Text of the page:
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I’d also like to play with an unlikely alternative. Is it possible that equality generating public policies might be accepted under neoliberalism? This sounds crazy: neoliberalism was born as an ideology of inequality. On the other hand, the powerful driver of neoliberalism is international capital.

We have an enormous amount of empirical research proving that social equality promotes economic growth and the growth of the capital. This suggests the radical conclusion that the capital should not identify itself with the personal interests of the finance folk but, for its own benefit, to demand as equal development of human resources as possible. Capital income is not maximized in the conditions of extreme inequality and lack of social investments. On the other hand, only the state can take response of universal development of human resources.

At least, it is theoretically possible that in the long run the capital and the state find common interests in promoting equality. State and capital are not strange bedfellows – if they have ever been. The state monopoly of taxation is such an attractive means to increase capital income that capital cannot stuck with an ordo-liberal anti-state position. In the present welfare capitalism neoliberalism as an ideology strives to infiltrate the public sector in order to cash money into financial institutions. Does this mean that the money escapes from the citizens? Not completely, a remarkable share of capital income returns in the form employment pensions…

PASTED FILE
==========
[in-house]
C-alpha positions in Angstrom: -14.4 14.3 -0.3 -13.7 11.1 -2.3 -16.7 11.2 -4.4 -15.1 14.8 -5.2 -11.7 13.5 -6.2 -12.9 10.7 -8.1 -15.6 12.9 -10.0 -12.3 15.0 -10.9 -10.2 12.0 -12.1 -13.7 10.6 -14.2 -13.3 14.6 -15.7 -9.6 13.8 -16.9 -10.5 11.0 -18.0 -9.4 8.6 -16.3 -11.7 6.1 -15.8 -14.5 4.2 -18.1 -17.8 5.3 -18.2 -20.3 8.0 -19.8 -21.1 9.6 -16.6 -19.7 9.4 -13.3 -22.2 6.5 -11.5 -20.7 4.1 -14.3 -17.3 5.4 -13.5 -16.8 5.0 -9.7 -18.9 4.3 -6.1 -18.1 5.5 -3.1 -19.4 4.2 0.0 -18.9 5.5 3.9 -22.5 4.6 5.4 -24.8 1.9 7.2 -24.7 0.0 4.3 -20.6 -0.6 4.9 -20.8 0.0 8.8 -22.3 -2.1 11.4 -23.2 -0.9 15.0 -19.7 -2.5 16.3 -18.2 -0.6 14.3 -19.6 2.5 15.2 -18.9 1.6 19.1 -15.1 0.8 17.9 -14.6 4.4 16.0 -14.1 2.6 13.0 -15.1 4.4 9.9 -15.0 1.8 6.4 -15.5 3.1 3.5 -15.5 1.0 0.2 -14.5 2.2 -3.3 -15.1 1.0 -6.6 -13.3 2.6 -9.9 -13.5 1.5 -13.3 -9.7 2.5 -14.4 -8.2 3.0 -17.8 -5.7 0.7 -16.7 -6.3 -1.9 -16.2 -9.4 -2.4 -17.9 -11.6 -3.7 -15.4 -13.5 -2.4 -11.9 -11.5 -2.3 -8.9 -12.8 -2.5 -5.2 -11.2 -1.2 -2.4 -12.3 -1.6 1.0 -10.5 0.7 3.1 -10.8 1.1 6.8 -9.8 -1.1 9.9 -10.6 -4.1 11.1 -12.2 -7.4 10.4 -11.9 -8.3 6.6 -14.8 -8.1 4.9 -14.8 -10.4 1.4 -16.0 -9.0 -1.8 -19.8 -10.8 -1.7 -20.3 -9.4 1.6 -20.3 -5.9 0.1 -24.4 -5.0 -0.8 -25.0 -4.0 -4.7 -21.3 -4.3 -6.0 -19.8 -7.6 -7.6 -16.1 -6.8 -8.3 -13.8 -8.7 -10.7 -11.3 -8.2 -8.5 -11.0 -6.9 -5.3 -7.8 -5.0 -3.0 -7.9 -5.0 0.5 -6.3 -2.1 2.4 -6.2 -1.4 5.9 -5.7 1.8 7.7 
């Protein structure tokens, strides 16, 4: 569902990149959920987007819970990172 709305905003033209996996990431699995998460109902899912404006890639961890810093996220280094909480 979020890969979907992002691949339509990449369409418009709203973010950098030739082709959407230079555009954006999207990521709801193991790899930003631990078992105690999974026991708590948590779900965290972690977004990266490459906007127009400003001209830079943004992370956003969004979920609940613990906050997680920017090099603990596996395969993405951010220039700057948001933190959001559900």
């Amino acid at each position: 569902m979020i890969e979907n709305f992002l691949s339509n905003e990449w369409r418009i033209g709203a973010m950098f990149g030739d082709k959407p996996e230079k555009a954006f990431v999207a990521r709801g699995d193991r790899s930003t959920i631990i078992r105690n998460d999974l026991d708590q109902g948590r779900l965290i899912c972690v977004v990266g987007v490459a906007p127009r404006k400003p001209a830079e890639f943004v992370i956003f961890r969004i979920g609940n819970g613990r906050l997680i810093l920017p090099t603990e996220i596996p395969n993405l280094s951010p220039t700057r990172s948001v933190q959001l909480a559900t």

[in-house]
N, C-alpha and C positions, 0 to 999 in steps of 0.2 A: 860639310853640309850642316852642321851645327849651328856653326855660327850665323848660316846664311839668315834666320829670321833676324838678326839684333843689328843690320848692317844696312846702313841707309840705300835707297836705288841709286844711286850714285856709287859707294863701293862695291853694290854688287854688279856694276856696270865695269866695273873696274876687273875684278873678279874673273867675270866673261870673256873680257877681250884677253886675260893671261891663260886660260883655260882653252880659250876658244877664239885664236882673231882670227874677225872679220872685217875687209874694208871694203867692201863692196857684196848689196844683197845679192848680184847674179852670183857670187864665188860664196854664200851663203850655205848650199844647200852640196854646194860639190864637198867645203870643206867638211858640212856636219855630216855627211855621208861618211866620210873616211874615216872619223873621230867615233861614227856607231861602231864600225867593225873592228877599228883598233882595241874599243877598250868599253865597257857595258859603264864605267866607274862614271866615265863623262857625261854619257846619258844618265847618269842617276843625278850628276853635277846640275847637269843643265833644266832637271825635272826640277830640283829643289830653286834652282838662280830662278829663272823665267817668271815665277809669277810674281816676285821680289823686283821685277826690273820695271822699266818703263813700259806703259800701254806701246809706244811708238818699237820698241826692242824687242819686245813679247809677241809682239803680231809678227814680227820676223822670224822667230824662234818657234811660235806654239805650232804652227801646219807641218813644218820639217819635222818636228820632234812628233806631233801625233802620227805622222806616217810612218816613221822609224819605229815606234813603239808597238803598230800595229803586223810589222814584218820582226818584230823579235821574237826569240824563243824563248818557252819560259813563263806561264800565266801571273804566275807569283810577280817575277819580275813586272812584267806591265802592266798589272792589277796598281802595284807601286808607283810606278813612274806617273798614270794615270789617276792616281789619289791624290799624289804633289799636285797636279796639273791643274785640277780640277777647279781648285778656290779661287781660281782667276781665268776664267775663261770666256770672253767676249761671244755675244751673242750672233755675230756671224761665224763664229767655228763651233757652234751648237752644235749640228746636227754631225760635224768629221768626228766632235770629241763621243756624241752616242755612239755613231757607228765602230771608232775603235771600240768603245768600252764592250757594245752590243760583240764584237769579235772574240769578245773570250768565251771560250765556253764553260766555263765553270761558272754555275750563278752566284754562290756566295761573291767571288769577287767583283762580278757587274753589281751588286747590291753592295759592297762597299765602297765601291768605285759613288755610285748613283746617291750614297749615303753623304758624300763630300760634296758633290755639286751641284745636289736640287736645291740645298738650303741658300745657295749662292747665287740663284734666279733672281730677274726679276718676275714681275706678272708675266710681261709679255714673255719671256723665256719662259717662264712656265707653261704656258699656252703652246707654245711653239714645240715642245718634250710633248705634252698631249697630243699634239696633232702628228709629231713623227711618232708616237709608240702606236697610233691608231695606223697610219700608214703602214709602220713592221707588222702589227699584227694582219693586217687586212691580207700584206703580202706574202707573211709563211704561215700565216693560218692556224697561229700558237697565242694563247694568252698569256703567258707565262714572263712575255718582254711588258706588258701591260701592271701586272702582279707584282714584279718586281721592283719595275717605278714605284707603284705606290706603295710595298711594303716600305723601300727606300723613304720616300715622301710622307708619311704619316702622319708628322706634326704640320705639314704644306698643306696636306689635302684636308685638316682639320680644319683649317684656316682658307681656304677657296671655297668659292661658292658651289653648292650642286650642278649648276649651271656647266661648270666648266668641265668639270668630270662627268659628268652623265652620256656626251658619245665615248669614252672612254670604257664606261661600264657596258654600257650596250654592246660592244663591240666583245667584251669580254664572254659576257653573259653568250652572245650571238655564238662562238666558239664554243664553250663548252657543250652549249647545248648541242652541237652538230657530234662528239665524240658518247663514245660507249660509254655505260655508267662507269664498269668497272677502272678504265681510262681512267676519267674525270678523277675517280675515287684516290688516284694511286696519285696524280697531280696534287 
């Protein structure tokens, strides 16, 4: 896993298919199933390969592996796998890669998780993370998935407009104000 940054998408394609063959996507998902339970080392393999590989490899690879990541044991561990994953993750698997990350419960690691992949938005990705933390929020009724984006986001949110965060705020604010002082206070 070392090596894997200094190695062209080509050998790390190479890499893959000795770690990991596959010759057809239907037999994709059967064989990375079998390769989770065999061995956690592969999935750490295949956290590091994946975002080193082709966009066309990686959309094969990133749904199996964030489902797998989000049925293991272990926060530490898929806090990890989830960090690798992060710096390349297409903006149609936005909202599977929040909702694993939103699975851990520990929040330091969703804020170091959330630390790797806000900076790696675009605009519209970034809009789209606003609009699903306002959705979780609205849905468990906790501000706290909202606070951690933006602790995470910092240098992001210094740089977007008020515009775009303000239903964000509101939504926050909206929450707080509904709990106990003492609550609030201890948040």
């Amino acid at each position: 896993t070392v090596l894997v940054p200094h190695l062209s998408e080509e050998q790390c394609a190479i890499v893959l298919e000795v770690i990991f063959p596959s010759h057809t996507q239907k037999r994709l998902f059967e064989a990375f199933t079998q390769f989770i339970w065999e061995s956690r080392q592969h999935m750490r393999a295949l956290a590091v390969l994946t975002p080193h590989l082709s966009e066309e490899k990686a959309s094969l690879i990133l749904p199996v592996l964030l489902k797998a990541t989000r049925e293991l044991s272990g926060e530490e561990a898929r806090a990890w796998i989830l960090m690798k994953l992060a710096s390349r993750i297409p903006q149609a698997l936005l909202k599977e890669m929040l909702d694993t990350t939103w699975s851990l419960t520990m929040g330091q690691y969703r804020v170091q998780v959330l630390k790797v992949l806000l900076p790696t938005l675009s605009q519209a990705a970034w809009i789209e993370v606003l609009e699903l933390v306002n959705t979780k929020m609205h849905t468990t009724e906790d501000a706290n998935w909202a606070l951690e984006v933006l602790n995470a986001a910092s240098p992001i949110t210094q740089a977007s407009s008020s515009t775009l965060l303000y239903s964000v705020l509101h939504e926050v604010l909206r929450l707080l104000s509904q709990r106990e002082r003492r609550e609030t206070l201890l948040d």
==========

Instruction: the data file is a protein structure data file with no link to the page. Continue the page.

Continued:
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Jorma Sipilä is a permanent fellow of the Institute for Advanced Social Research at the University of Tampere. He specialises in welfare state, social policy, services for the elderly and children, and cash-for-care arrangements.

14th Anniversary and Alumni Reunion of The Institute for Advanced Social Research (IASR) at the University of Tampere


Welcome to our reunion and wait for our blogs on the panel theme of populism on 19 April 2017

Programme
14:15 Opening Words and an Annual Report,

Professor Risto Heiskala, Director of the IASR
14:30 Greetings from the University of Tampere

Professor Seppo Parkkila, Vice Rector for Research

14:45 NEOLIBERALISM AND POPULISM Panel- Full video is available here

Seven of our Fellows address the topic from the perspective of seven different political cultures in talks of seven minutes and answer these two questions:
(1) Should the rise of populism be understood as a misplaced revenge of the masses for more than 30 years of neoliberalism?
(2) What will happen next?

Chair: Risto Heiskala

The panelists:

The UK: Louse Settle

The US: Meyda Yegenouglu

Australia: Zsuzsa Millei –  Australia

Russia: Marianna Muravyeva

Turkey: Mahmut Mutman

Hungary: Robert Imre – Hungary

Finland: Jorma Sipilä

Discussion